An employers guide to flexible working. Part 1: What are the options

An employers guide to flexible working. Part 1: What are the options?

Welcome to the first post in our new series for employers – a guide to everything you need to know about flexible working.

If you’re part of a growing organisation and you’ve realised that to get the skills and expertise you need on an affordable budget you’re going to have to think differently, and more flexibly, about recruitment, then read on.

So why do you need to know about flexibility? According to the Office of National Statistics there are about 8 million part-time workers and 4 million people who usually work from home in the UK. What’s more, another 8.7 million – two in five – would like some form of flexibility[i].

New legal right and increasing demand

Traditionally thought of as the domain of working mothers and others with caring responsibilities, since June 2014 every employee with 26 weeks service has the right to request flexible working conditions. So if it’s not an area you’ve familiarised yourself with yet, it should be.

Advances in technology, the demands of a shifting, more transient workforce, and the recession that started in 2008 have all bought flexibility very much to the fore for employers across Britain. Many organisations have taken the opportunity to reduce overheads by engaging a more agile workforce, and employees looking for a ‘portfolio’ career or a more varied lifestyle have fuelled the demand.

Our expert guidance

As experts in the flexible working market we’ll be taking you through the different types of flexible options, what the legal requirements are, and spelling out exactly what the benefits are for both employer and employee.

You could use the information we’ll share to put together the business case for developing a flexible working policy, or to help gain support for diversifying your recruitment strategy.

We’ll also arm you with the knowledge you need to handle a request for flexible working conditions from an existing employee because we’ll set out what rights employees have and your obligations as an employer.

This series of posts will bring together all our expertise – and so that you have all this useful detail collected together in one place, at the end of the series we’ll be making it available as a handy downloadable ebook.

So lets start with a quick definition: Flexible working simply refers to any working schedule that is outside the normal pattern. Meaning that working hours, instead of being repetitive and fixed, can be open to change and variation. It can mean the employee has more choice about when and also where they are required to work.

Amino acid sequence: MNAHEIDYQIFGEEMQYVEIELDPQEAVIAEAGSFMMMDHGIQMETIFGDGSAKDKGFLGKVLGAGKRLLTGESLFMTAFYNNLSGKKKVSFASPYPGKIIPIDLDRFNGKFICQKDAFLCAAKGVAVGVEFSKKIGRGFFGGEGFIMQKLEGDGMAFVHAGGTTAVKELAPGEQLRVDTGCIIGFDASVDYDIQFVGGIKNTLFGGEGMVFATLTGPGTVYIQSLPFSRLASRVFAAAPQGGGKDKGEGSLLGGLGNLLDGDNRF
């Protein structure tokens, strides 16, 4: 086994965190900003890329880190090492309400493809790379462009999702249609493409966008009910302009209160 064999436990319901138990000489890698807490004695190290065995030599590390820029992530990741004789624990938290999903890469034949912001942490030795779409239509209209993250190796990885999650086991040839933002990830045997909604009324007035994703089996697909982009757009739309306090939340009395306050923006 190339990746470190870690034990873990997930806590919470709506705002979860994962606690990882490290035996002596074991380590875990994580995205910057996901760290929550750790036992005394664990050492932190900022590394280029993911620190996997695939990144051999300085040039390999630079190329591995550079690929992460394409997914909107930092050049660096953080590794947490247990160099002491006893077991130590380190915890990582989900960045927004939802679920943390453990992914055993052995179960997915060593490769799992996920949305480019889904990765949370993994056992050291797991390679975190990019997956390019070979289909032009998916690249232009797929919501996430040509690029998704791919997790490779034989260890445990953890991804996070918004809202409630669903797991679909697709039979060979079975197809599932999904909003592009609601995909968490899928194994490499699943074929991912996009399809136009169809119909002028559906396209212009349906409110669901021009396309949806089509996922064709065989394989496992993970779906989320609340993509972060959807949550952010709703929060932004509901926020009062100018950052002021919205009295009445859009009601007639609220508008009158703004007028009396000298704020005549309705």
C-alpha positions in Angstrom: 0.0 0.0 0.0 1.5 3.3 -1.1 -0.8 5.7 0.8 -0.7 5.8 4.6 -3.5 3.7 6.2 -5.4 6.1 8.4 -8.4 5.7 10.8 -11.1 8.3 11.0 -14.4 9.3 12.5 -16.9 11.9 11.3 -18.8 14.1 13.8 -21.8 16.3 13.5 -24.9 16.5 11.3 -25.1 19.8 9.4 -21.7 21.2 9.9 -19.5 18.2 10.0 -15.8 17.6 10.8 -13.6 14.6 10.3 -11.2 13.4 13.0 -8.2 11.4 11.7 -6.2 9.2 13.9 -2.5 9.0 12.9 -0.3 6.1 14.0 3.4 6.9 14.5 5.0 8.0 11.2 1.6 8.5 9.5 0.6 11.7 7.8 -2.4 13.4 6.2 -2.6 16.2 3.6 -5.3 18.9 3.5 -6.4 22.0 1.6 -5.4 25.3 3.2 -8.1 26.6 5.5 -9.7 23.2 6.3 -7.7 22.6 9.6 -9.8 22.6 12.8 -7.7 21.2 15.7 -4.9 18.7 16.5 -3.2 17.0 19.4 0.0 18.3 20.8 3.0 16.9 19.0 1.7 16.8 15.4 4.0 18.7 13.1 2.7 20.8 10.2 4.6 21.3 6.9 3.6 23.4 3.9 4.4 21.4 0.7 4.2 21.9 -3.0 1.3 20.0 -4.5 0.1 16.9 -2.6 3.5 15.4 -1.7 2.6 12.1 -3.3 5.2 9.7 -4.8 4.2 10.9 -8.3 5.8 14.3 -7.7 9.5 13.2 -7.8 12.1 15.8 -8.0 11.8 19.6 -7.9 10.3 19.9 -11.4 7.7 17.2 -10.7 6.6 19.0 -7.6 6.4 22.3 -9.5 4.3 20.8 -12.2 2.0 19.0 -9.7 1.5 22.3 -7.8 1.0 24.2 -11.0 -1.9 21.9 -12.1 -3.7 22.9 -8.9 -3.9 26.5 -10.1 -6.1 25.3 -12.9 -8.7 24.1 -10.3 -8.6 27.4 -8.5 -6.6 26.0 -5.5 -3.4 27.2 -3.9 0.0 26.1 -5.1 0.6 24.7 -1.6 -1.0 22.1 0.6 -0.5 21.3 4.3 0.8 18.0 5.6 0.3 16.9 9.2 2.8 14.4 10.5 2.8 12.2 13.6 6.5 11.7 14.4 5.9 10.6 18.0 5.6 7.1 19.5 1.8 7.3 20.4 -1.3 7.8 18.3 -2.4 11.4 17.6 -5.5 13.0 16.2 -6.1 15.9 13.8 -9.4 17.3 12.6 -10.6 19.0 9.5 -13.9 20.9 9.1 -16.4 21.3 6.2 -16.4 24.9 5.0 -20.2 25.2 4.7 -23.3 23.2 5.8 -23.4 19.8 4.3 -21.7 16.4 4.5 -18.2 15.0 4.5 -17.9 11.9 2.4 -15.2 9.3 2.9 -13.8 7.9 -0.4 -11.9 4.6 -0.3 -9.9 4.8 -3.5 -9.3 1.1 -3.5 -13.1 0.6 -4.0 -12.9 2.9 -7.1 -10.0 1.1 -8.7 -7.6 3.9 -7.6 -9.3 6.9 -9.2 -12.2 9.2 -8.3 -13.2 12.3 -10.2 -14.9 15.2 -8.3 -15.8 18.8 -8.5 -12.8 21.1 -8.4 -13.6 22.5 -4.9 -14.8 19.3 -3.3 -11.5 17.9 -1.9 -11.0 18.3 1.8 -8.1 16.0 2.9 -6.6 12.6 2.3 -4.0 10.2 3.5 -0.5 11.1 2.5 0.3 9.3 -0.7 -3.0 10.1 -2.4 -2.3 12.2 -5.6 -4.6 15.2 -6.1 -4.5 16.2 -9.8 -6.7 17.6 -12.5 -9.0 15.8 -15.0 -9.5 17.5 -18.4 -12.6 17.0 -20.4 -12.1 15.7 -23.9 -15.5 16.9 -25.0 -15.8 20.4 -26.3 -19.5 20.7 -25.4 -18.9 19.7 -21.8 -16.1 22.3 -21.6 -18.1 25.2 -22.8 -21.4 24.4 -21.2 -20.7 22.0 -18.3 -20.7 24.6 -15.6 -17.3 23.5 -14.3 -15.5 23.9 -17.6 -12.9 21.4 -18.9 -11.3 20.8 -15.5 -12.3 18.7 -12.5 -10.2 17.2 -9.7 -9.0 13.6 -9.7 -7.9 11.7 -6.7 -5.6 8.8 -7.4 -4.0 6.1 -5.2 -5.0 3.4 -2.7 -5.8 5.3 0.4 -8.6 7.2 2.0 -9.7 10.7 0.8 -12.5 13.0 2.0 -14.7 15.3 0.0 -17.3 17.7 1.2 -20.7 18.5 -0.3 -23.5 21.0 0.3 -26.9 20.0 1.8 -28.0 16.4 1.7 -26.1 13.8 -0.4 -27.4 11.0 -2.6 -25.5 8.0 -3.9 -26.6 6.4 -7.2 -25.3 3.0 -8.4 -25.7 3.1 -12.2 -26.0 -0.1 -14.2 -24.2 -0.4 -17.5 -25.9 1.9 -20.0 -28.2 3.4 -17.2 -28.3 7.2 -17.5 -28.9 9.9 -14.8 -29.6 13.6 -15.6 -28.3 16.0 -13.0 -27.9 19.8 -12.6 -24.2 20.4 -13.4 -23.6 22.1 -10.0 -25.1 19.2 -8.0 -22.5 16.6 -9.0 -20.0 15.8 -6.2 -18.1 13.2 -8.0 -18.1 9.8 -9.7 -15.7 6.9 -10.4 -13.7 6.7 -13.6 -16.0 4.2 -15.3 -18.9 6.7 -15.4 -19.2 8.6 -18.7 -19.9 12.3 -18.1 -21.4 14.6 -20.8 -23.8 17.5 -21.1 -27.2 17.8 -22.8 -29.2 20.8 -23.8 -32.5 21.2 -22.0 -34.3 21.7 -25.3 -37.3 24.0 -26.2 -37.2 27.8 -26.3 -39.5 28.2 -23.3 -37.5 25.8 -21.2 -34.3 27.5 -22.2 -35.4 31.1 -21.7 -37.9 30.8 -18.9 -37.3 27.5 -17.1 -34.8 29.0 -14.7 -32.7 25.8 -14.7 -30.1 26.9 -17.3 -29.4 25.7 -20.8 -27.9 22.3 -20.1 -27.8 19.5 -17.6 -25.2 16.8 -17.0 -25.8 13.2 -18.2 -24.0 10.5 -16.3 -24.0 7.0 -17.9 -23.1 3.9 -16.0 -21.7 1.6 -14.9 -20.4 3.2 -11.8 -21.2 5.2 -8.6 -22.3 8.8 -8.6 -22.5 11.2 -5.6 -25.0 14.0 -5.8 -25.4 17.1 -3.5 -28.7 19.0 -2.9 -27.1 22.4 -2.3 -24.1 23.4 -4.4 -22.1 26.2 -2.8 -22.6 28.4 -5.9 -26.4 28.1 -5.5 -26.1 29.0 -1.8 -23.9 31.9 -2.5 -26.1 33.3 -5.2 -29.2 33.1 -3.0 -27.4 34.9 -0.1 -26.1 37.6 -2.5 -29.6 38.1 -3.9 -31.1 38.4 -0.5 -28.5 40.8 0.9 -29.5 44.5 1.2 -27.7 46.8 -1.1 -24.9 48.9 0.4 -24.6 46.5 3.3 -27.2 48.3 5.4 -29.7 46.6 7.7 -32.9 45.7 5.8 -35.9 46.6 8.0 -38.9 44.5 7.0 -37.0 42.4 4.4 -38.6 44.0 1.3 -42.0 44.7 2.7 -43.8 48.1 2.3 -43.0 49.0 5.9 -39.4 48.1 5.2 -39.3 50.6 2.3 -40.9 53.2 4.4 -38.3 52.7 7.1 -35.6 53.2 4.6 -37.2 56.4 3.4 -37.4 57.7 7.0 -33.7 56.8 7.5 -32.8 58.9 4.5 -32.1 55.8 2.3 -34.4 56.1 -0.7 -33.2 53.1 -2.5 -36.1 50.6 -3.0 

So what are the options?

There are a few key types of flexible working options:

  • Job sharing. Two people share one job, splitting the hours between them. If your organisation requires a job function to be covered full-time but you have an employee who would like to work part-time, finding a suitable job share partner can avoid losing, or help attract, a skilled and experienced person.
  • Working from home. Technology has enable 59% of firms to have employees who work remotely.[ii] This may in involve some or all of the work being done from home or anywhere else other than the normal place of work.
  • Part-time. Working less than full-time hours. Does the role really need to be full-time? Bringing in a more experienced person part-time can be better value for money than filling the post full-time but with a less experienced individual.
  • Compressed hours. Working full-time hours but over fewer days, for instance working a nine day fortnight.
  • The employee chooses when to start and end work, within agreed limits, but works certain ‘core hours’ for instance 10am to 4pm every day.
  • Annualised hours (see our case study below). The employee has to work a certain number of hours over the year but they have some flexibility about when they work. There are sometimes ‘core hours’ which the employee regularly works each week, and they work the rest of their hours flexibly according to their lifestyle or when there is extra demand at work.
  • Staggered hours. The employee has different start, finish and break times from other workers. So they may start later and finish later than others to be able to meet family obligations.
  • Phased retirement. Older workers can now choose when they want to retire and slowly can reduce their hours and work part-time in the lead-up to full retirement.

Case study

Helen Mullinger is head of compliance at community health provider, Bromley Healthcare. She works both part-time and with annualised hours. With school age children at home Helen is able to be there for them when they need her by working less hours during school holidays than in term-time. Her 30 hour working week reduces to 24 hours a week for 13 weeks of the year. This allows Helen the flexibility she needs, reducing the need for expensive holiday care, and gives the organisation the benefit of an experienced individual who otherwise may have found it hard to fit the role around her family life.

Next week – Employers guide to flexible working. Part 2: What are the legal requirements?

[i] Navigating choppy water, CBI 2011

[ii] A flexible future for Britain, Timewise 2014

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